Fracking is a controversial technique that involves injecting water, sand and chemicals into shale rock to extract natural gas. One of the main challenges of fracking is how to treat the wastewater that is generated, which contains high concentrations of salt and organic pollutants. A new study conducted by the University of Manchester explored the use of cerium-based mixed oxide catalysts for catalytic wet oxidation (CWO) of organic compounds in fracking wastewater. CWO is a process that uses oxygen and high temperature and pressure to break down organic molecules. The researchers found that one of the catalysts, MnCeOx, was very effective in removing phenol and total organic carbon from both synthetic and real fracking wastewater, with minimal metal leaching. The study also assessed the life cycle environmental impacts of the catalyst production and CWO process, and compared them with ozonation, another treatment method. The results showed that CWO caused lower environmental impacts, including climate change, toxicity and ecotoxicity impacts, compared to ozonation due to its significantly lower energy consumption. The study concluded that CWO with MnCeOx catalysts could be a promising technology for fracking wastewater treatment, improving both the efficiency and the sustainability of the fracking process.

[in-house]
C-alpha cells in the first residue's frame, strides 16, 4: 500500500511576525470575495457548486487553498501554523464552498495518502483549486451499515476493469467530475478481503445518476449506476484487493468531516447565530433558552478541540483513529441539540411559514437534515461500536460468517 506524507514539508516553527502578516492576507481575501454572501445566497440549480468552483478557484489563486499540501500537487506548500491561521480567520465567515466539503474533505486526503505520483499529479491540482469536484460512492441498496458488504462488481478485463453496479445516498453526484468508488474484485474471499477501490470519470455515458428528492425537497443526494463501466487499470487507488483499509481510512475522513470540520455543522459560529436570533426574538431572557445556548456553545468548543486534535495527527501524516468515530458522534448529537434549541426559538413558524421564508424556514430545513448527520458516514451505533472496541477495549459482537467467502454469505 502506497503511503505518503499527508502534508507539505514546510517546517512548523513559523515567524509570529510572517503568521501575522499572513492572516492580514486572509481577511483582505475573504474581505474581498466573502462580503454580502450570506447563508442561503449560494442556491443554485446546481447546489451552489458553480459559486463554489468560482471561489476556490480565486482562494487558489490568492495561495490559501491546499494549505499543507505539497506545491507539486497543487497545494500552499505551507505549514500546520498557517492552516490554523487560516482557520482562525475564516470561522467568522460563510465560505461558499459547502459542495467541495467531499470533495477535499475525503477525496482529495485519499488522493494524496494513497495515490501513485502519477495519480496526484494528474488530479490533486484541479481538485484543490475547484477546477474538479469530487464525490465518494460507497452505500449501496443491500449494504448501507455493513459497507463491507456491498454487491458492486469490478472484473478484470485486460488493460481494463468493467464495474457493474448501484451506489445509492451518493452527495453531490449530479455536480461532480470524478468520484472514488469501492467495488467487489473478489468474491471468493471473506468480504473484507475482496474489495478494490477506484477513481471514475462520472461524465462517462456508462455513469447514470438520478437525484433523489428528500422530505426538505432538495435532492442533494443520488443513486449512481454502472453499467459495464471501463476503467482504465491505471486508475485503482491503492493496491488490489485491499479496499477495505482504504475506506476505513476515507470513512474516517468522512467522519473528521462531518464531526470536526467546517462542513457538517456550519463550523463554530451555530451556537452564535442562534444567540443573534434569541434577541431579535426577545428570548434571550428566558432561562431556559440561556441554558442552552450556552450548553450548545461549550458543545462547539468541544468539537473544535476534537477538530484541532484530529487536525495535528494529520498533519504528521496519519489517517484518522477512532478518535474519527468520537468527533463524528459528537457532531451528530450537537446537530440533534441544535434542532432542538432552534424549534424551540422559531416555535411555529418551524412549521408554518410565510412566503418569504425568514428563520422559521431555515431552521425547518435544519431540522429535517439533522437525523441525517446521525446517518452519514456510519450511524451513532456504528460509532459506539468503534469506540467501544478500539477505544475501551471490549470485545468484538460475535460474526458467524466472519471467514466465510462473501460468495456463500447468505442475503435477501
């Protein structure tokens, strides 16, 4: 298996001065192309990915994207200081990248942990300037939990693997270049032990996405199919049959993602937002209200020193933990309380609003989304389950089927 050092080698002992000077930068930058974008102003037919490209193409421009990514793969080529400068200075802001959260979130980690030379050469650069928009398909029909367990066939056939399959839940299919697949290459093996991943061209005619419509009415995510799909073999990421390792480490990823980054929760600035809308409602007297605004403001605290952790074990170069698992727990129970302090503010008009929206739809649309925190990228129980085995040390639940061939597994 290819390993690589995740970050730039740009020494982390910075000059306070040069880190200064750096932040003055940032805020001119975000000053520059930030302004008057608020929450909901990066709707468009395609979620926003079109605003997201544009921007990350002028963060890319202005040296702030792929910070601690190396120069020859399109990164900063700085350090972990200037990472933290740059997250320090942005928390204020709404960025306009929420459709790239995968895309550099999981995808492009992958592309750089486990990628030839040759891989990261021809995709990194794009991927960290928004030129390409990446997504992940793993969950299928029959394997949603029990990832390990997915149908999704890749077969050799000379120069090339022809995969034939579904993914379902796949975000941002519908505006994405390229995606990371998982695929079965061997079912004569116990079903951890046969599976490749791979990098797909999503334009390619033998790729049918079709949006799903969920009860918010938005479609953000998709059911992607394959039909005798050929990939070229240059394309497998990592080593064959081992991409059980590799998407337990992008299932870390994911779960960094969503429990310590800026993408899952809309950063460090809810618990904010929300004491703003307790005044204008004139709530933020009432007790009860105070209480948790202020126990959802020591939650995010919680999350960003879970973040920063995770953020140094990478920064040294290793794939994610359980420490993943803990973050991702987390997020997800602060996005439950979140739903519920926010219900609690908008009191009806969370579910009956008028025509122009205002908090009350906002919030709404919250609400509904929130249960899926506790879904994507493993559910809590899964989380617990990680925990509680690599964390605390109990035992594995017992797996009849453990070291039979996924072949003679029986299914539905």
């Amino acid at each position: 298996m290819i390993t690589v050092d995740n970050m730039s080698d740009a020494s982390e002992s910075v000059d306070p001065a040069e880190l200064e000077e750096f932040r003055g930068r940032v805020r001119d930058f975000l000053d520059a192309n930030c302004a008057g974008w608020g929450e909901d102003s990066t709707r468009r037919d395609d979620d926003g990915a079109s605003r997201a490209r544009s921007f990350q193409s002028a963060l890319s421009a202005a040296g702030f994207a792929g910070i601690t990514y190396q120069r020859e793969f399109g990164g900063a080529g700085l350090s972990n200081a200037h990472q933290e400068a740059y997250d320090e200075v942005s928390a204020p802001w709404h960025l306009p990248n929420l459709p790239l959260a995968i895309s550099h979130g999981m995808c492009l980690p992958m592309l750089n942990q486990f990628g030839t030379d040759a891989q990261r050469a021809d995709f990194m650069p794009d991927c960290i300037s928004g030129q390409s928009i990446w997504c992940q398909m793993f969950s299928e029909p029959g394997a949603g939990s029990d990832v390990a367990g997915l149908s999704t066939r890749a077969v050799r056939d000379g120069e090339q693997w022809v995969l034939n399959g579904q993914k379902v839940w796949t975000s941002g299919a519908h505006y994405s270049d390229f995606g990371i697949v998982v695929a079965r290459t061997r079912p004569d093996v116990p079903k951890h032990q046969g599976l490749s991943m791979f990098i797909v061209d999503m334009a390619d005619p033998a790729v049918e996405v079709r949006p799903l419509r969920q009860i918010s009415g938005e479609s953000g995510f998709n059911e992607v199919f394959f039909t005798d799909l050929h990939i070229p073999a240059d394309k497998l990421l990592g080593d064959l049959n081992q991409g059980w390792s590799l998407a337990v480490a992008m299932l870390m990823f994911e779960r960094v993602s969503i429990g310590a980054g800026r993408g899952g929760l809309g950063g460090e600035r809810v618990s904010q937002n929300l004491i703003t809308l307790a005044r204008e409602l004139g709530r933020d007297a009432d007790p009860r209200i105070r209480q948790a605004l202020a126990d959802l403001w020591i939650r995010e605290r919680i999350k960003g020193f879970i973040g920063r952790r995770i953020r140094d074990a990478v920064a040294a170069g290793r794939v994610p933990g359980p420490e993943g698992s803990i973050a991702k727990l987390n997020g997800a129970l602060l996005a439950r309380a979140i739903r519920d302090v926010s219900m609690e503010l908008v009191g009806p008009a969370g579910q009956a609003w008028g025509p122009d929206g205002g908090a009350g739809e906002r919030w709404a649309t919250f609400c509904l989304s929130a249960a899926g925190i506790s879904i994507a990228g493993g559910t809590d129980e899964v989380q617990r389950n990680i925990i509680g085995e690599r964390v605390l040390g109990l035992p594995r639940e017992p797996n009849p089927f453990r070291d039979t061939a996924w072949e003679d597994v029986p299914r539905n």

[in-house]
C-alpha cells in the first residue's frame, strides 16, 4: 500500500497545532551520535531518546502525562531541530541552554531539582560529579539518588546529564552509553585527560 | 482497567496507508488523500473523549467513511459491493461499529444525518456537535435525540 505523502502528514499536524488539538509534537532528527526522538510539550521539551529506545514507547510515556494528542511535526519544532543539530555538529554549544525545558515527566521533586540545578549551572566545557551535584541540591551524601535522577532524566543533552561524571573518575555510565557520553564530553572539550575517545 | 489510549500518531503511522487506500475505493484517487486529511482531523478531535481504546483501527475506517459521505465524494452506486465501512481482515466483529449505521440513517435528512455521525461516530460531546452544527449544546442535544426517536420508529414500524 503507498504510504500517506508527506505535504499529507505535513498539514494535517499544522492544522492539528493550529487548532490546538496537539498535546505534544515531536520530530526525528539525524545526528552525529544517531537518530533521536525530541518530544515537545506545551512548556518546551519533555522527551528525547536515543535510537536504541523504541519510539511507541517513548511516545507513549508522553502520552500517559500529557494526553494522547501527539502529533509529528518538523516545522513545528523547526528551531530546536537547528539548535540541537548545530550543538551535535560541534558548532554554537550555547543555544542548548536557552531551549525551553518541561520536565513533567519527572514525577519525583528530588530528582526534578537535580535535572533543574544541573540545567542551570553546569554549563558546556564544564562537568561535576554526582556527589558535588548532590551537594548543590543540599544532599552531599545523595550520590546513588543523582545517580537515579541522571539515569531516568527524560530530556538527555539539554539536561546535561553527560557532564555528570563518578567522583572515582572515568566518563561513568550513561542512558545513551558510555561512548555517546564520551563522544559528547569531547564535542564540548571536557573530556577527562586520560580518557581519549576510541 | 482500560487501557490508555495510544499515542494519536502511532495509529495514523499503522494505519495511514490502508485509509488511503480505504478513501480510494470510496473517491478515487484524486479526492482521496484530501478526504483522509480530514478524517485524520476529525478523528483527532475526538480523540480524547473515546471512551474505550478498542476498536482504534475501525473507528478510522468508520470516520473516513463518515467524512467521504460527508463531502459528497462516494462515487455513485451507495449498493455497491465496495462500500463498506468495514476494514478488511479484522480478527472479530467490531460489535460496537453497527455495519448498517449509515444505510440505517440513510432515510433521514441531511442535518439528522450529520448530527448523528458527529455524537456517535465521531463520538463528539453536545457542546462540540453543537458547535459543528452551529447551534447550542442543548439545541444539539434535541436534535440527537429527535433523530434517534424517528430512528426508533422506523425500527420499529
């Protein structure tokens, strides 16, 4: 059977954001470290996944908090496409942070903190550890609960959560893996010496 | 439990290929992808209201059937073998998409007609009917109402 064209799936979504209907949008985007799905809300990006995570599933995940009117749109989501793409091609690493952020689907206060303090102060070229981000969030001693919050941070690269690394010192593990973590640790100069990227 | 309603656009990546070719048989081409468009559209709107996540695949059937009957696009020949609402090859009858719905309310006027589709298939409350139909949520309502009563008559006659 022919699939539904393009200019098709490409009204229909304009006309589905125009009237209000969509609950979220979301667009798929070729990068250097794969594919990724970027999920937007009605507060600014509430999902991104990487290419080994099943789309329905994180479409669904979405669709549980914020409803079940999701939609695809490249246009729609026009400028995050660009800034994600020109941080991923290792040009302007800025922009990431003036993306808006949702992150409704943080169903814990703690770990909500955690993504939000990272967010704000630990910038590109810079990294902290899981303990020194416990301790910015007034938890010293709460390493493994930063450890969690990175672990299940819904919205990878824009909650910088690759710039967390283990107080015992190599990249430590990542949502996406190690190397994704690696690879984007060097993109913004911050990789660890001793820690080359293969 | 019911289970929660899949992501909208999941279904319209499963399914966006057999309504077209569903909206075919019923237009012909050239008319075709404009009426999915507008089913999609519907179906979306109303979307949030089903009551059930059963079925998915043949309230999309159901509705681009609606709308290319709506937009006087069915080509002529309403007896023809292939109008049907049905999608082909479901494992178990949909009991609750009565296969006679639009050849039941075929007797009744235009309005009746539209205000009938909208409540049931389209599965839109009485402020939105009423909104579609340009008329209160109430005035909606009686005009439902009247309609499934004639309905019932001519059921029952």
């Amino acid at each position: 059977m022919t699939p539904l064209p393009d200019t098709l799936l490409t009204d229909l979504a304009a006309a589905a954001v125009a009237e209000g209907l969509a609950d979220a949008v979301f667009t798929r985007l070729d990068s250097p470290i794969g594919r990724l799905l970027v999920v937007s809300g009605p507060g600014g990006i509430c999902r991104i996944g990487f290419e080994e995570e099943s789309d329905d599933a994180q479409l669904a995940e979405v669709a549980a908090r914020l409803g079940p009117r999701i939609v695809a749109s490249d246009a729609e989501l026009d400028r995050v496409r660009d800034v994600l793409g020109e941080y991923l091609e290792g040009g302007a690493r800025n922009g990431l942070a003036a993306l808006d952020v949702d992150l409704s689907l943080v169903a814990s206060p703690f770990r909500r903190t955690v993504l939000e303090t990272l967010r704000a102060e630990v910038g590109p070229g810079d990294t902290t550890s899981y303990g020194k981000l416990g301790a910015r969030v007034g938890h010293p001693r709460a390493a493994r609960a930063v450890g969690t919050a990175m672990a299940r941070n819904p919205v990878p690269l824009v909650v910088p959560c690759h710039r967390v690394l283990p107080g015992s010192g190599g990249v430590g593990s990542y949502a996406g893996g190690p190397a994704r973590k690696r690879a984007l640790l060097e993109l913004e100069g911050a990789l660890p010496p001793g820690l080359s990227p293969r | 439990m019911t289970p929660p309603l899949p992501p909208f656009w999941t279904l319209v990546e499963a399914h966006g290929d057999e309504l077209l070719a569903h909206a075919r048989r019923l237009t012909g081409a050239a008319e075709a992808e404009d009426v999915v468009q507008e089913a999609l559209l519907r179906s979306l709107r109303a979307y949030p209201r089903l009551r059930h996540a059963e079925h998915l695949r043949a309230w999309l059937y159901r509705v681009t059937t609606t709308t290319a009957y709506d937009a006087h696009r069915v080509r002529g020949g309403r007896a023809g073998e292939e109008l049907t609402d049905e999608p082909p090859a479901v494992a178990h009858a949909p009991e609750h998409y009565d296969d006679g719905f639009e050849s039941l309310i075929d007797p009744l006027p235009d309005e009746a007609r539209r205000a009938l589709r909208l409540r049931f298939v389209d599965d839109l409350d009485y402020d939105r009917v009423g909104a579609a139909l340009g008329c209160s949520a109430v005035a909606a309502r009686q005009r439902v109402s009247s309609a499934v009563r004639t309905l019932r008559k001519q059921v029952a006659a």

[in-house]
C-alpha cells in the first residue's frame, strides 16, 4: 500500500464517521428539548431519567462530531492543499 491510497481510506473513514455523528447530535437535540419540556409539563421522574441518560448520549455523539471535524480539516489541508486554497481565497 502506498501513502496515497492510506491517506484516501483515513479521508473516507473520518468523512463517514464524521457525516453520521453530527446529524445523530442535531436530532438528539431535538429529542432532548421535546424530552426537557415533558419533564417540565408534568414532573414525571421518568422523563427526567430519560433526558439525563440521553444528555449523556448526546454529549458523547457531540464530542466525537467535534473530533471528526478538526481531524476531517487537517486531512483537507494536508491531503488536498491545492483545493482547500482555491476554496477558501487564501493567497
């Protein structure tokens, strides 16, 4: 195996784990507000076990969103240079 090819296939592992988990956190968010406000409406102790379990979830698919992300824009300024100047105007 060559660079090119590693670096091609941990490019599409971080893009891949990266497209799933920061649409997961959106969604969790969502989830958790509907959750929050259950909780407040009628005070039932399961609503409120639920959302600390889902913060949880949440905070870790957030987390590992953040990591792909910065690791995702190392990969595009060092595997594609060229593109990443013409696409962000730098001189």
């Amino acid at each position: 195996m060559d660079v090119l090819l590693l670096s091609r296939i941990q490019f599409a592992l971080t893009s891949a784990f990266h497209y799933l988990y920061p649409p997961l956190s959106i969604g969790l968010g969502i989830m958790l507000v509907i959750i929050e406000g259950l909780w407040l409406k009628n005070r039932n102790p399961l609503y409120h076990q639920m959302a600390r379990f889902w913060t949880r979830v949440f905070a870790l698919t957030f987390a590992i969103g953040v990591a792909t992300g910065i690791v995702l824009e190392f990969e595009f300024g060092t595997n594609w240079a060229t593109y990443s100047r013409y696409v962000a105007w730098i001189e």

Read the full paper at https://doi.org/10.1016/j.scitotenv.2022.160480